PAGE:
|Lunch with our Congressmen in D.C.|
... I learned, as a casual mention by our lead ranger, Elizabeth, when she stopped by to pick me up for work on Saturday morning -- as we were going over that day's doings. I was reminded that a group of 50 students from Los Medanos and Diablo Valley community colleges would be present for an eleven o'clock extra program today. But, in addition, and what had not been mentioned before that very moment at a stoplight on the Richmond Parkway -- Rep. Mark DeSaulnier and his staff would be coming for my two o'clock talk, in addition to a Boy Scout Troop of ten plus members of the general public who would be in the Visitor Center at that time.
I'm not sure anyone should be surprised that I might have wished to be informed that a member of the House of Representatives and his 12-person staff would be coming to have lunch in our classroom and would attend my two o'clock program. How could something so important have escaped notice? ("Didn't Kelli tell you?")
I was asked if I'd like to have lunch with them, and found myself saying no, not because I wouldn't have loved to do so, but the entire announcement had come at me so fast that I couldn't imagine what it would be like if I gave it too much consideration at this point. Best to tamp it down into insignificance and tuck it into some unoccupied corner of my mind for now. If I were going to retain the necessary calm needed to do my program (2 programs!), I'd need to keep this at arm's length. To have lunch with them and then immediately try to regain enough composure to gather my thoughts together would simply be too much to expect of myself. Maybe this is what separates the amateurs from the pros, right? Since I don't work from a script or notes, but am bringing up memories from deep places each time I sit on that kitchen stool, it truly matters what happens during that hour from one 'til two when I try to enter and command that small theater space.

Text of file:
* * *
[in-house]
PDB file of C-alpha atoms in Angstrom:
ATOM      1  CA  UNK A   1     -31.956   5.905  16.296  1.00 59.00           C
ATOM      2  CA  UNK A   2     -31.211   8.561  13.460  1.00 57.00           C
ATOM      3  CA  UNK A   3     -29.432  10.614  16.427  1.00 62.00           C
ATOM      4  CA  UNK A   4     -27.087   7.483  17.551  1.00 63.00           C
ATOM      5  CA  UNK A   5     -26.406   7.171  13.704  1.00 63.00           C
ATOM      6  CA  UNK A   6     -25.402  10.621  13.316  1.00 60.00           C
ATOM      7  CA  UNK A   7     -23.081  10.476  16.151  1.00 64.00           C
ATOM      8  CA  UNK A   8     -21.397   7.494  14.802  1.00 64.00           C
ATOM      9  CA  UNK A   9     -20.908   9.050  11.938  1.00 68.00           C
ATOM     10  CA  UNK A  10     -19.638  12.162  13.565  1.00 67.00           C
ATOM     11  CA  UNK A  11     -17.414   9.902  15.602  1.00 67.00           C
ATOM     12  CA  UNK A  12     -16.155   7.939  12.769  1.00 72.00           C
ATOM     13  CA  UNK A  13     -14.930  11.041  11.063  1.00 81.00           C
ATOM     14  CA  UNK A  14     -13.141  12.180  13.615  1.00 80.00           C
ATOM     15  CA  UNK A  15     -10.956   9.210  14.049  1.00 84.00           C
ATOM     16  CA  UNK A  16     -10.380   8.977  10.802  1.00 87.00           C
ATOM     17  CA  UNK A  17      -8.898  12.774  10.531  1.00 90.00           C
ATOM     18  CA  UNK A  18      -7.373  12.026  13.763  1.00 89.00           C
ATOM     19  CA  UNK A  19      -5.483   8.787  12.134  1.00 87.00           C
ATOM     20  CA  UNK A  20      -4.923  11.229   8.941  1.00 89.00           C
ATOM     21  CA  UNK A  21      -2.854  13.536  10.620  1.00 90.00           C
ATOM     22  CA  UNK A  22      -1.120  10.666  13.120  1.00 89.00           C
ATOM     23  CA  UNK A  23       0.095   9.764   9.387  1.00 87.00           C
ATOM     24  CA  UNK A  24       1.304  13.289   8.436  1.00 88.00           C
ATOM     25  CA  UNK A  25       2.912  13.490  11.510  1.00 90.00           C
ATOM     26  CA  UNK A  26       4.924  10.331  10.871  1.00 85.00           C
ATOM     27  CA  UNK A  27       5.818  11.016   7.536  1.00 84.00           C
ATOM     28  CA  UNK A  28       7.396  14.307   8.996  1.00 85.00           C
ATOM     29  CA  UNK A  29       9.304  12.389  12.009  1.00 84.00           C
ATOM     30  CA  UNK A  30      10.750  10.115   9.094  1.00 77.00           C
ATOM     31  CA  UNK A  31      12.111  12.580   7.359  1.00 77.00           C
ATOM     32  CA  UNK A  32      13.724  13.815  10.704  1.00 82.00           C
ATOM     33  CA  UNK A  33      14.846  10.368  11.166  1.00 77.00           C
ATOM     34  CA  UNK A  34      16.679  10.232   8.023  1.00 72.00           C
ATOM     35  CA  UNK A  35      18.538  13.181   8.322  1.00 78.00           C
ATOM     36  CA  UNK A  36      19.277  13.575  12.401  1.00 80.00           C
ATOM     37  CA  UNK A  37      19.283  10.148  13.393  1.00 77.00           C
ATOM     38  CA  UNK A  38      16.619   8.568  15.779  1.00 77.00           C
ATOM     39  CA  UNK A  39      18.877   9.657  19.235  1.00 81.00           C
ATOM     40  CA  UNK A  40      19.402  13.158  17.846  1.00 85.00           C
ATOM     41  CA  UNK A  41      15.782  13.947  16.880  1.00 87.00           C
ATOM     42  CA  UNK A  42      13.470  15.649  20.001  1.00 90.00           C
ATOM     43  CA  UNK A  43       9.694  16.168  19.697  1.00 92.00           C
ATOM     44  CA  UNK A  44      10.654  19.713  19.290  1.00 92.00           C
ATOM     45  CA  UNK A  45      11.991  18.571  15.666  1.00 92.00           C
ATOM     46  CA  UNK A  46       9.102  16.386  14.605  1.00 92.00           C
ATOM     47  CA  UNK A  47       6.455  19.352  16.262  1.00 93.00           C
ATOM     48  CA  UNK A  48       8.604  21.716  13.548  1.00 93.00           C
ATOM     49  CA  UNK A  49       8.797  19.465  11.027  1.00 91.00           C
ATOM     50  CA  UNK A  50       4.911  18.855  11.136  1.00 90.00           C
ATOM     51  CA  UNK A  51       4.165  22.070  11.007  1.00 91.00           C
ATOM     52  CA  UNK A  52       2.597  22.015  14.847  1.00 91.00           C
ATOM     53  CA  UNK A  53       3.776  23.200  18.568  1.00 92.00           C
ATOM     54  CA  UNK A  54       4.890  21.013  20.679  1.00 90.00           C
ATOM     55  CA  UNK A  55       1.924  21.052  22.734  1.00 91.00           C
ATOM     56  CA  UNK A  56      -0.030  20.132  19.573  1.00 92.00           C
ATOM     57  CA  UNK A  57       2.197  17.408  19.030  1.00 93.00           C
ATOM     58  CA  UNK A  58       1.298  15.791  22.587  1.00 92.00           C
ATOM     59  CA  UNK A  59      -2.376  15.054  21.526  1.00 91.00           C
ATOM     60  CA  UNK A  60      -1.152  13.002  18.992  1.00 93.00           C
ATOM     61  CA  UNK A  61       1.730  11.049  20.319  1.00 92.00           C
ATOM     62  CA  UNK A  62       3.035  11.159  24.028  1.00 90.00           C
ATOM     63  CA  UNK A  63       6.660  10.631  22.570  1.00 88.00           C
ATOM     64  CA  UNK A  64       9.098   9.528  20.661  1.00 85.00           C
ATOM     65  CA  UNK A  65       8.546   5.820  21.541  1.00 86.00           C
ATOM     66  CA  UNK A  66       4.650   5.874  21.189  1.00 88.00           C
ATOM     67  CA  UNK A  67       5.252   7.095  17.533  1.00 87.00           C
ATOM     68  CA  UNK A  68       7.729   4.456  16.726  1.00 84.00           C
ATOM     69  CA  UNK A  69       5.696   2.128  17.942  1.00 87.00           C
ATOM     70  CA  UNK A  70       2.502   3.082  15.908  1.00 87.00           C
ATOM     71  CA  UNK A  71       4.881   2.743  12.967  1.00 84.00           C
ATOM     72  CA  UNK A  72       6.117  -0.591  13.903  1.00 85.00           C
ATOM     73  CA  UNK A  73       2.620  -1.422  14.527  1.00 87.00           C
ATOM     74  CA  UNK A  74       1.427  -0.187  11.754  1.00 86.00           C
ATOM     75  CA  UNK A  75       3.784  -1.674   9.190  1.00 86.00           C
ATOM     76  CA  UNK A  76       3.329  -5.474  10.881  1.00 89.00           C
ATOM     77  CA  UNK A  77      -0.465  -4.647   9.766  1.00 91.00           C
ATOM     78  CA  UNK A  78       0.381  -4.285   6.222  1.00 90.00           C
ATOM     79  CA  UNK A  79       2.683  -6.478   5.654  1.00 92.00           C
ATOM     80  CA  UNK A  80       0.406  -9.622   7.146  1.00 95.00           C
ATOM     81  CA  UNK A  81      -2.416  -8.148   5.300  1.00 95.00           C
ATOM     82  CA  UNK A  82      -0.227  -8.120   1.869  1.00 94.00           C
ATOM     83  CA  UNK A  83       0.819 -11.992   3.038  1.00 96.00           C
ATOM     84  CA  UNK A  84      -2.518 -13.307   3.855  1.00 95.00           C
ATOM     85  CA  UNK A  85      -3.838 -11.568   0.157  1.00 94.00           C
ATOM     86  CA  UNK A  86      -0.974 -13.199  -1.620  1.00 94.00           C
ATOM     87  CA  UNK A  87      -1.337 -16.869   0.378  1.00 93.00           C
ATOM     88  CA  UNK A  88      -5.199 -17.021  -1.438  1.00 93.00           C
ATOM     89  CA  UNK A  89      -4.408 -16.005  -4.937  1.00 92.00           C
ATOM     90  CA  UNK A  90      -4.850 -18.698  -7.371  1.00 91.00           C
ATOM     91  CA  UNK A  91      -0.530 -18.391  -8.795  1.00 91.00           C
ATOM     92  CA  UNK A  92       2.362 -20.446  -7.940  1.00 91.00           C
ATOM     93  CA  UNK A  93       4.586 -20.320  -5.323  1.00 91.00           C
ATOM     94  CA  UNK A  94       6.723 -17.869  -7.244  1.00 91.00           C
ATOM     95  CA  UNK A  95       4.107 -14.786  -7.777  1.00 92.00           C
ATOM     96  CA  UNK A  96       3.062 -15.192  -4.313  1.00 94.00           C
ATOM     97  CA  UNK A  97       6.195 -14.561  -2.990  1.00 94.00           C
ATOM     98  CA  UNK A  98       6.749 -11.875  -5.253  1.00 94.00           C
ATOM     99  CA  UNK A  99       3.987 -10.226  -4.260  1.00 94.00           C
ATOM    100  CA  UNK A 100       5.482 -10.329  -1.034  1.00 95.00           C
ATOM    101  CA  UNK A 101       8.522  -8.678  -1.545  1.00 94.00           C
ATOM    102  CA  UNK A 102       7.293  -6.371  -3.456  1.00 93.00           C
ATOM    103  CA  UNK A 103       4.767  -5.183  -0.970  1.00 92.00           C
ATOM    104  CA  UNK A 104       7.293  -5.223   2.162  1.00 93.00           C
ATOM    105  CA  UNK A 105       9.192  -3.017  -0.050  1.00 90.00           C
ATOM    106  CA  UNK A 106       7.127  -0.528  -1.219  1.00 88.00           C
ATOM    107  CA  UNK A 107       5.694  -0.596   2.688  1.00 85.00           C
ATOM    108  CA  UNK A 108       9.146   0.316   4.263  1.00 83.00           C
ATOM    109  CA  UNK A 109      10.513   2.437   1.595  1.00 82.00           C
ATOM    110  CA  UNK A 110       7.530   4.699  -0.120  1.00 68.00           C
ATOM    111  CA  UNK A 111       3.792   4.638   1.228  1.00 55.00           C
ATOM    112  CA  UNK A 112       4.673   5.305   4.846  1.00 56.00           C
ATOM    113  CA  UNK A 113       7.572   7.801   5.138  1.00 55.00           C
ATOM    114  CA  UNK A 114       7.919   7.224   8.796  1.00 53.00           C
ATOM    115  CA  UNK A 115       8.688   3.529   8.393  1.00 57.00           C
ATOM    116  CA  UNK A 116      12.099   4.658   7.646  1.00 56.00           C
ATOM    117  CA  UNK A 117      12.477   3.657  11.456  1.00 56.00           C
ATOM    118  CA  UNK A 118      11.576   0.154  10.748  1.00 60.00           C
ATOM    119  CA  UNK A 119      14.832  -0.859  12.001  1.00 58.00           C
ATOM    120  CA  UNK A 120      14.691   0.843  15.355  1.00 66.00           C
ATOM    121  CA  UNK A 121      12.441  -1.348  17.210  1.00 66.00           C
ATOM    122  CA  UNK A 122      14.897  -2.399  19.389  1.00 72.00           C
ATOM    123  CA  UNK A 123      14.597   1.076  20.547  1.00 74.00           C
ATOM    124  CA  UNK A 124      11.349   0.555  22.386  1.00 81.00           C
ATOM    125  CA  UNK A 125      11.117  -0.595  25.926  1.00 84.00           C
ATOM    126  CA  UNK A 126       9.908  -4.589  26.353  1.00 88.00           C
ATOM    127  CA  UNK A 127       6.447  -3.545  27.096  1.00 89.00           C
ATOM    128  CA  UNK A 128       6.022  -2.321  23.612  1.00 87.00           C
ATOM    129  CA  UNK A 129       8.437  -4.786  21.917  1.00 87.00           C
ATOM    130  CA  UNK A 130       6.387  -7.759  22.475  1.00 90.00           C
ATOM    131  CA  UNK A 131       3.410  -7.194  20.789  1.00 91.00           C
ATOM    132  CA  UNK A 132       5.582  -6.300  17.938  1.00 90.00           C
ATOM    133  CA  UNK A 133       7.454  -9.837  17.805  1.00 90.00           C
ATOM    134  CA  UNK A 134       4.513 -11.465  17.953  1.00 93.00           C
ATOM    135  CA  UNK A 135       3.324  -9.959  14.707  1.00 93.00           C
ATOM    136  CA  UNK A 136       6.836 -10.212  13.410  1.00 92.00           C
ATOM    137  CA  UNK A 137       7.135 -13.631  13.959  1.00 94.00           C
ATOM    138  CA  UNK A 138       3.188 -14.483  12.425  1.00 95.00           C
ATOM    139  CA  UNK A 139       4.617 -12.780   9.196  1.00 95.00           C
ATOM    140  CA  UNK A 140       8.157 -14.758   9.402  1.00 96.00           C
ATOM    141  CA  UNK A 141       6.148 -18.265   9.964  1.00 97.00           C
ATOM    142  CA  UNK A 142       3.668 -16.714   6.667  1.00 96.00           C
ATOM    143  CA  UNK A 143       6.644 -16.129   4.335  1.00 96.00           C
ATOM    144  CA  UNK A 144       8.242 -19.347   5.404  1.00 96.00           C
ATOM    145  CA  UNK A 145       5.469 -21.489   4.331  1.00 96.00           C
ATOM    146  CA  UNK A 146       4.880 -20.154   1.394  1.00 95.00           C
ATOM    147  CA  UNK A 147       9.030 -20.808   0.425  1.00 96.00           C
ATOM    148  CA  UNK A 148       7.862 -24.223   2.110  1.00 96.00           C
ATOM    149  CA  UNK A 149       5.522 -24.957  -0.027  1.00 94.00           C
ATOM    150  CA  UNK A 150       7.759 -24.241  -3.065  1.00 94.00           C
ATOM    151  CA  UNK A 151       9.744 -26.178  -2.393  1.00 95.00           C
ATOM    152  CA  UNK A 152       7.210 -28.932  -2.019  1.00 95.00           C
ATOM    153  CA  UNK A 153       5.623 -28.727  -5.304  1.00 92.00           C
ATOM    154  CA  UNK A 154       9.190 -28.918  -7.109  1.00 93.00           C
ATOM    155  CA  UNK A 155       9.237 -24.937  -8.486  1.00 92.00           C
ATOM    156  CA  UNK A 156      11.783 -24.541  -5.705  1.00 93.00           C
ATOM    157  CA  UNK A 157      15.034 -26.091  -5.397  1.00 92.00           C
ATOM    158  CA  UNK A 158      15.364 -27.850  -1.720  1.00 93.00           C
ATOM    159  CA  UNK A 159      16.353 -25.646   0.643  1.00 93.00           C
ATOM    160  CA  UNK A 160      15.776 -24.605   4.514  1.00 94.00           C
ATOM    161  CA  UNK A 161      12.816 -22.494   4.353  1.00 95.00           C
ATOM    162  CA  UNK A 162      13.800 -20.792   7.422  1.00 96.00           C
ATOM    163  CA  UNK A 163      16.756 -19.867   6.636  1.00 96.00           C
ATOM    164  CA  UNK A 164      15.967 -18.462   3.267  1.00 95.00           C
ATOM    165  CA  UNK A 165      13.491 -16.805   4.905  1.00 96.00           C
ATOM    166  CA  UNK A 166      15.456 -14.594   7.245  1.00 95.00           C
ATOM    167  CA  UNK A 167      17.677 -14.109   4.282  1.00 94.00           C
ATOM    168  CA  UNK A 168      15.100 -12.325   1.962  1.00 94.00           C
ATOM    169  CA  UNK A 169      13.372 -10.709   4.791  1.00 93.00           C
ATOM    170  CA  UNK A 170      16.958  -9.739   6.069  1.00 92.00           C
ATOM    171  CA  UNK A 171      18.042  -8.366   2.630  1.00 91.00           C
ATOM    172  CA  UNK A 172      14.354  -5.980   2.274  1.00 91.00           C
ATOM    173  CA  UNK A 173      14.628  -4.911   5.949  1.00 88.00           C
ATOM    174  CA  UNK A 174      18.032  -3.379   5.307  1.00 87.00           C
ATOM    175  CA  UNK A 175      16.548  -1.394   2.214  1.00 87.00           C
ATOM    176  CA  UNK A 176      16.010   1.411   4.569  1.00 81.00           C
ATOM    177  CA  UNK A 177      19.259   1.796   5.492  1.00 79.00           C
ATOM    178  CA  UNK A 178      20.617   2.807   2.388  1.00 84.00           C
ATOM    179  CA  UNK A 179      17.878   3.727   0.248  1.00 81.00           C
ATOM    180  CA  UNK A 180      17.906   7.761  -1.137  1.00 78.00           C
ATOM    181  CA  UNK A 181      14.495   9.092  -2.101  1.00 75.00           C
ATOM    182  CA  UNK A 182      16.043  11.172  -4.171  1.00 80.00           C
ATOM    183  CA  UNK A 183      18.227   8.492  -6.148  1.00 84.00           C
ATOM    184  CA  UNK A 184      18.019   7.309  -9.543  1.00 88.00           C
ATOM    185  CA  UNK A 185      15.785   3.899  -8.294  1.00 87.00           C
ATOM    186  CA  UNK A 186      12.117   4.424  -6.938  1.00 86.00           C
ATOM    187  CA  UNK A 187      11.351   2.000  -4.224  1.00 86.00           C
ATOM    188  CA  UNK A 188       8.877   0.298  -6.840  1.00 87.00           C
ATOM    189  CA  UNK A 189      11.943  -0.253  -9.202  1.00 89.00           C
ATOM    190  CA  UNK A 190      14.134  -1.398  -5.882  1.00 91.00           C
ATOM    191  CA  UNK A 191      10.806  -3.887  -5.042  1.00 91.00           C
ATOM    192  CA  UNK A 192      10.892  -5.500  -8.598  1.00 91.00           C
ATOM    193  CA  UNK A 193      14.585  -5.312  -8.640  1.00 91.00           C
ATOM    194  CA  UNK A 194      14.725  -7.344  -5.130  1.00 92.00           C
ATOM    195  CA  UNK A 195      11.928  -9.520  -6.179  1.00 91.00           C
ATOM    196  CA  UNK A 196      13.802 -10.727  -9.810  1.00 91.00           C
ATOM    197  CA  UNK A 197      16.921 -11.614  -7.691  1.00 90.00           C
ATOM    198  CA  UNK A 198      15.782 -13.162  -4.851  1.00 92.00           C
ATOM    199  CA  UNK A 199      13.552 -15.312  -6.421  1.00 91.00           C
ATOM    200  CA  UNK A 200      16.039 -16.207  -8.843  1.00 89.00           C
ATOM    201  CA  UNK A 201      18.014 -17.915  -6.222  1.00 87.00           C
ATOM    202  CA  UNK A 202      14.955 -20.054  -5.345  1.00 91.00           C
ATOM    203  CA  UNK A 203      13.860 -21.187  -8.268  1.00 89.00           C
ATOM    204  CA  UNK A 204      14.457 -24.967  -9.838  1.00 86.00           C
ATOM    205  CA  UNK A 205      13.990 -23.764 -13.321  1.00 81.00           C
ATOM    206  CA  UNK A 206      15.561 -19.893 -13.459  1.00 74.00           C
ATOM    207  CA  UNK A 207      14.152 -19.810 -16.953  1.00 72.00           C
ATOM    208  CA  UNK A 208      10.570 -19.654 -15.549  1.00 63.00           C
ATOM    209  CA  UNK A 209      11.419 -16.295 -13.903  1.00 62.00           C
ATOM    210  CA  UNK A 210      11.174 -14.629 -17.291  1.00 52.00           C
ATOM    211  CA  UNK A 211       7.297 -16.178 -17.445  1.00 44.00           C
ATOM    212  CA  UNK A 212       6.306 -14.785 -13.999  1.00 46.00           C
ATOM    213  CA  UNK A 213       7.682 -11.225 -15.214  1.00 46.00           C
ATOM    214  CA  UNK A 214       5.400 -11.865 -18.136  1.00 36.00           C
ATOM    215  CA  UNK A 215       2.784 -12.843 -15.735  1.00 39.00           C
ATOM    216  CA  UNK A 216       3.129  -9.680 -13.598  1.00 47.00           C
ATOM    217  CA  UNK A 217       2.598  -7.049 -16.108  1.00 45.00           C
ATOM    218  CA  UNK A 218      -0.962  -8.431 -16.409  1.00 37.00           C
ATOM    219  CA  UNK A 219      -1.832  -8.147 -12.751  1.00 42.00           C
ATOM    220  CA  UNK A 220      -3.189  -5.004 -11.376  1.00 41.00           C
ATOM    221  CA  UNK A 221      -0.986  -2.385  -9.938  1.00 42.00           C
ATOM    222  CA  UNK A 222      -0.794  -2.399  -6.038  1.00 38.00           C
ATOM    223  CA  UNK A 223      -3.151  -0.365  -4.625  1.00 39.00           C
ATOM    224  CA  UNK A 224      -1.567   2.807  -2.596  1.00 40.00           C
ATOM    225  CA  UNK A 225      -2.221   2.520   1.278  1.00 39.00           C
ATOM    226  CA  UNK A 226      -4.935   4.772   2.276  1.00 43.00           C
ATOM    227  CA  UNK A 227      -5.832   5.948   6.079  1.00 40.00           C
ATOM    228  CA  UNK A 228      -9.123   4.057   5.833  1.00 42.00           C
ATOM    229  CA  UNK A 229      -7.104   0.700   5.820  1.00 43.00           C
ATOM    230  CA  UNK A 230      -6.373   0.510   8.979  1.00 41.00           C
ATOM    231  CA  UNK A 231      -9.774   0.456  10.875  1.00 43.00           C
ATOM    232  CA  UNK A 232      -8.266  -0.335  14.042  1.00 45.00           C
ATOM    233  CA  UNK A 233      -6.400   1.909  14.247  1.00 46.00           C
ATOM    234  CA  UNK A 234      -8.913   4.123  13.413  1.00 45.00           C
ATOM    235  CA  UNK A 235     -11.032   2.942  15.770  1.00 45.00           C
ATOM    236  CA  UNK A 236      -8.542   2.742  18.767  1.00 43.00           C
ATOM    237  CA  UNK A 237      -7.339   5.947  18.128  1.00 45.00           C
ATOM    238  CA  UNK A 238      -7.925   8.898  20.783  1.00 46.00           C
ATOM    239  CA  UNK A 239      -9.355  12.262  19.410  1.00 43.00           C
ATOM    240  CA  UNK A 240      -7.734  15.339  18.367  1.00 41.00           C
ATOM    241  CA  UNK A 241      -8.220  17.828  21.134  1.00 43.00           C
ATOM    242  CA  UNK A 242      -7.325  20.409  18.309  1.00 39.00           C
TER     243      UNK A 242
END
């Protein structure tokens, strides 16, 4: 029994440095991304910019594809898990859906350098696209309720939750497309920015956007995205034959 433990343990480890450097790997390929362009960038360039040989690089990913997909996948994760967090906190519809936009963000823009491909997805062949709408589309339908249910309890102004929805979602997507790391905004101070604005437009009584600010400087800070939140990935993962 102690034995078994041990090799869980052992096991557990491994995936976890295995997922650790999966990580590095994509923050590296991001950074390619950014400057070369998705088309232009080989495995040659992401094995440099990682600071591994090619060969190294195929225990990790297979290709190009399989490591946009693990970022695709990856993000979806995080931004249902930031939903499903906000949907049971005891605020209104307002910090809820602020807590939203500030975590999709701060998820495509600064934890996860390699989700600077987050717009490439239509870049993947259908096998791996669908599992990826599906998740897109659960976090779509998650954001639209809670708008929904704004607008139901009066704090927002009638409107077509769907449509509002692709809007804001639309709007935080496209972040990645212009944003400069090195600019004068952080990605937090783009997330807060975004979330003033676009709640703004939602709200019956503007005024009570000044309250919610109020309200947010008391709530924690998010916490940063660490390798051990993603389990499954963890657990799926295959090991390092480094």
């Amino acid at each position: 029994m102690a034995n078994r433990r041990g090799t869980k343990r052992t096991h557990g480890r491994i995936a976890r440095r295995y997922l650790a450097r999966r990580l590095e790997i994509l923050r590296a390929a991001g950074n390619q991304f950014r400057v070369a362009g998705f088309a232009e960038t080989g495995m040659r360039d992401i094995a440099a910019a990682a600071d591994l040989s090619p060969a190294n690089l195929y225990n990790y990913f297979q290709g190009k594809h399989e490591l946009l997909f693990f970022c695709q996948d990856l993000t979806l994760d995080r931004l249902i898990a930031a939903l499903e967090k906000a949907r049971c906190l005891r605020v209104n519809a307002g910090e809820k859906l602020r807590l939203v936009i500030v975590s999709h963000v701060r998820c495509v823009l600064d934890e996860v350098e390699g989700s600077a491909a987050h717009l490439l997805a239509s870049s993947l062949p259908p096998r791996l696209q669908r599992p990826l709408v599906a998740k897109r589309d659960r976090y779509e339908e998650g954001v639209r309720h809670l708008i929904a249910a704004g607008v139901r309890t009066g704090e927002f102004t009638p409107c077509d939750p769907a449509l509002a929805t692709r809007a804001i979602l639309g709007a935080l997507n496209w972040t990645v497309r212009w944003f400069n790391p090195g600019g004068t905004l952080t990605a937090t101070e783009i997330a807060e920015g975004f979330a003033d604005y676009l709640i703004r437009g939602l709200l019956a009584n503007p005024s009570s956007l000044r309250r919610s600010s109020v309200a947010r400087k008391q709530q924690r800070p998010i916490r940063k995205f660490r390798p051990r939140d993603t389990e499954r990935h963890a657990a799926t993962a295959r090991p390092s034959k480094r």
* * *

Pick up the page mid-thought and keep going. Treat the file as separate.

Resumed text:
I did it.
But when I glanced at the clock on the back wall it was clear that my talk ended ten minutes earlier than usual, and I could not imagine what had been left out ... .
Perhaps it didn't matter. But what does that say?
And I did feel that our Congressman got short-changed, though we'll probably never know how and why.
Rep. Mark DeSaulnier and his staff had been so gracious when we were in Washington last year, and I'd so love to have had the pleasure of anticipating his visit to our park site in Richmond.
Anticipation is such an important feature in extending pleasurable experiences, isn't it?
I'll send a message, but, since he can't possibly know what I'm regretting, just how does one do that?
So much gets trapped in the nuances of life, doesn't it?